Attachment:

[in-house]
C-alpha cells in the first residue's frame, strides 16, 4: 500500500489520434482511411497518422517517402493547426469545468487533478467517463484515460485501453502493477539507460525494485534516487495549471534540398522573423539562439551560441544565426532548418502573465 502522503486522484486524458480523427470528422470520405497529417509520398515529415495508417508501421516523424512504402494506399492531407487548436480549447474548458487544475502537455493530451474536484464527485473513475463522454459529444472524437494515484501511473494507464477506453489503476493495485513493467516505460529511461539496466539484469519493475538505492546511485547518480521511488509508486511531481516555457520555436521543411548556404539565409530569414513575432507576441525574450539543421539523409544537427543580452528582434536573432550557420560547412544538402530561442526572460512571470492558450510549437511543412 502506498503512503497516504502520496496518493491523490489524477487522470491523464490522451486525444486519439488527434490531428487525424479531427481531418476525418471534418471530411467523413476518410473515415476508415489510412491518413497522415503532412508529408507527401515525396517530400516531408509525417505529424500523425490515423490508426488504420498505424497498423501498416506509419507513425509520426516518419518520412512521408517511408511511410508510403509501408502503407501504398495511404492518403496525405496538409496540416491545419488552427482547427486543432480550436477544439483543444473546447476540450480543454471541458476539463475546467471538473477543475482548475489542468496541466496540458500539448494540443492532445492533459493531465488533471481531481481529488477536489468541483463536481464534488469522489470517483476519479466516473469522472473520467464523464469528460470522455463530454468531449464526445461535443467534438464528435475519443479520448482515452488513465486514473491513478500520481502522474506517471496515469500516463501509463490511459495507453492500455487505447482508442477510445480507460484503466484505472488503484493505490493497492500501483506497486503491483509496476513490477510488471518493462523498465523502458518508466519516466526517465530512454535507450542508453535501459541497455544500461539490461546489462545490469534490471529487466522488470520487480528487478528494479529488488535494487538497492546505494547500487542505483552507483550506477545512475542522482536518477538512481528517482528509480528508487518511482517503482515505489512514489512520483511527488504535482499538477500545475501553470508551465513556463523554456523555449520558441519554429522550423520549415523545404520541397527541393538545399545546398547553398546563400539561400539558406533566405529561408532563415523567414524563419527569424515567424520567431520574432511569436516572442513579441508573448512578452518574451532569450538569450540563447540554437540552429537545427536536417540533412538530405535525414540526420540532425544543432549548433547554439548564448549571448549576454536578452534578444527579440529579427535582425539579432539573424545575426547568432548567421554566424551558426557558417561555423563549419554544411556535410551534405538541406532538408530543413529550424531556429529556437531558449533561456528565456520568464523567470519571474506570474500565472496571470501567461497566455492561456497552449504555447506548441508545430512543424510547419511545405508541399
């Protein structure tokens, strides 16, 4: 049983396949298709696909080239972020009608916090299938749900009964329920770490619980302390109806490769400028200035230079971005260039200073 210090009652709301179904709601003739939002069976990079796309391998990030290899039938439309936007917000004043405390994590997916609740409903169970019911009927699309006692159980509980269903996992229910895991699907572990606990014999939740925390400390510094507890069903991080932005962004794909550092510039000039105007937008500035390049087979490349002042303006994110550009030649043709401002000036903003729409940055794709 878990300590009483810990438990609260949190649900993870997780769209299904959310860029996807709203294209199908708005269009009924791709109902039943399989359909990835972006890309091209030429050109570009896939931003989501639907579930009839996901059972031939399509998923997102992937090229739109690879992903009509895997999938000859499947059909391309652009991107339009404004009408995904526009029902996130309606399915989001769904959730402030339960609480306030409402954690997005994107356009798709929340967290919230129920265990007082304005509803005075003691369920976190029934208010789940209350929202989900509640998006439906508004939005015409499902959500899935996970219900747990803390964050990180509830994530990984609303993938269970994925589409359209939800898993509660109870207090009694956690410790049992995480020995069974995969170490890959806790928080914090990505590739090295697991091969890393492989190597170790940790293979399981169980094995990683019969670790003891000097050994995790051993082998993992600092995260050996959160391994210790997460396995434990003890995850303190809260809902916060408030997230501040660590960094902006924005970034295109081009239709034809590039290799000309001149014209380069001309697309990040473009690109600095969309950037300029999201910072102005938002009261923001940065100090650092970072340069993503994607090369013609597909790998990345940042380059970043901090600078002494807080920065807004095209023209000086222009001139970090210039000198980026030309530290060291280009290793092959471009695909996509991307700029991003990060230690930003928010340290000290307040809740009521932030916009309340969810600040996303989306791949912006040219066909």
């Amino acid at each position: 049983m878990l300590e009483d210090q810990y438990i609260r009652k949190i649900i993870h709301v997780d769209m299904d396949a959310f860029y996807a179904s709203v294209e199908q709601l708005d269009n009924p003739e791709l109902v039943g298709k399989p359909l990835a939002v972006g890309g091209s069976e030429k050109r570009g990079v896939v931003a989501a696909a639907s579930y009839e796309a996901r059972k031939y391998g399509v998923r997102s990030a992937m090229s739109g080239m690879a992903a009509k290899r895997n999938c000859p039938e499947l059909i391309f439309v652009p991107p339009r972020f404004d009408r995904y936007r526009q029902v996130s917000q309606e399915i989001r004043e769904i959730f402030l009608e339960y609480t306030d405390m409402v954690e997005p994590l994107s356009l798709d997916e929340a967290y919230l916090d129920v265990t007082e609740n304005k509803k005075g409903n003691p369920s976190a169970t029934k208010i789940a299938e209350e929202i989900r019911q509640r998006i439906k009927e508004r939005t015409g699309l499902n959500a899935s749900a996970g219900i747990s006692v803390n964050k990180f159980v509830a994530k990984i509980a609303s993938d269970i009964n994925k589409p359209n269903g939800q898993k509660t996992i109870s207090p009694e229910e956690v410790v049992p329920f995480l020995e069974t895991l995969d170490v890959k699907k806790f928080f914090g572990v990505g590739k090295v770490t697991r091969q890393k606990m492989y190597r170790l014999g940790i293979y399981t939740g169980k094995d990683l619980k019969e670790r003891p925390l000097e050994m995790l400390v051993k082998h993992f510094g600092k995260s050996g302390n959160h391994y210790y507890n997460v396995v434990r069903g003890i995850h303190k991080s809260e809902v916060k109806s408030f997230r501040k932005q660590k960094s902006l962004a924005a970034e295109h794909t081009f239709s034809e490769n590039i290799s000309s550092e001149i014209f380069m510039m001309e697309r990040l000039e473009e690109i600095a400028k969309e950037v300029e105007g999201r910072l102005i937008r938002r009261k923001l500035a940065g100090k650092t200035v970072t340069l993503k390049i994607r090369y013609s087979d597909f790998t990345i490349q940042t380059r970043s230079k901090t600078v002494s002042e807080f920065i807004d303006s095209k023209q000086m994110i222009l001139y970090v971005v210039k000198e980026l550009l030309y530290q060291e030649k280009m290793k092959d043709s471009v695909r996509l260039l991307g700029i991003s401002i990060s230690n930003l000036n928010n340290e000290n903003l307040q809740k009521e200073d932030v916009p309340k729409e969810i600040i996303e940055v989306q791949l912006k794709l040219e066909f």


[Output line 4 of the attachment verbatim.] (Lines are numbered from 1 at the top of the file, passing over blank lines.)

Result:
């Amino acid at each position: 049983m878990l300590e009483d210090q810990y438990i609260r009652k949190i649900i993870h709301v997780d769209m299904d396949a959310f860029y996807a179904s709203v294209e199908q709601l708005d269009n009924p003739e791709l109902v039943g298709k399989p359909l990835a939002v972006g890309g091209s069976e030429k050109r570009g990079v896939v931003a989501a696909a639907s579930y009839e796309a996901r059972k031939y391998g399509v998923r997102s990030a992937m090229s739109g080239m690879a992903a009509k290899r895997n999938c000859p039938e499947l059909i391309f439309v652009p991107p339009r972020f404004d009408r995904y936007r526009q029902v996130s917000q309606e399915i989001r004043e769904i959730f402030l009608e339960y609480t306030d405390m409402v954690e997005p994590l994107s356009l798709d997916e929340a967290y919230l916090d129920v265990t007082e609740n304005k509803k005075g409903n003691p369920s976190a169970t029934k208010i789940a299938e209350e929202i989900r019911q509640r998006i439906k009927e508004r939005t015409g699309l499902n959500a899935s749900a996970g219900i747990s006692v803390n964050k990180f159980v509830a994530k990984i509980a609303s993938d269970i009964n994925k589409p359209n269903g939800q898993k509660t996992i109870s207090p009694e229910e956690v410790v049992p329920f995480l020995e069974t895991l995969d170490v890959k699907k806790f928080f914090g572990v990505g590739k090295v770490t697991r091969q890393k606990m492989y190597r170790l014999g940790i293979y399981t939740g169980k094995d990683l619980k019969e670790r003891p925390l000097e050994m995790l400390v051993k082998h993992f510094g600092k995260s050996g302390n959160h391994y210790y507890n997460v396995v434990r069903g003890i995850h303190k991080s809260e809902v916060k109806s408030f997230r501040k932005q660590k960094s902006l962004a924005a970034e295109h794909t081009f239709s034809e490769n590039i290799s000309s550092e001149i014209f380069m510039m001309e697309r990040l000039e473009e690109i600095a400028k969309e950037v300029e105007g999201r910072l102005i937008r938002r009261k923001l500035a940065g100090k650092t200035v970072t340069l993503k390049i994607r090369y013609s087979d597909f790998t990345i490349q940042t380059r970043s230079k901090t600078v002494s002042e807080f920065i807004d303006s095209k023209q000086m994110i222009l001139y970090v971005v210039k000198e980026l550009l030309y530290q060291e030649k280009m290793k092959d043709s471009v695909r996509l260039l991307g700029i991003s401002i990060s230690n930003l000036n928010n340290e000290n903003l307040q809740k009521e200073d932030v916009p309340k729409e969810i600040i996303e940055v989306q791949l912006k794709l040219e066909f």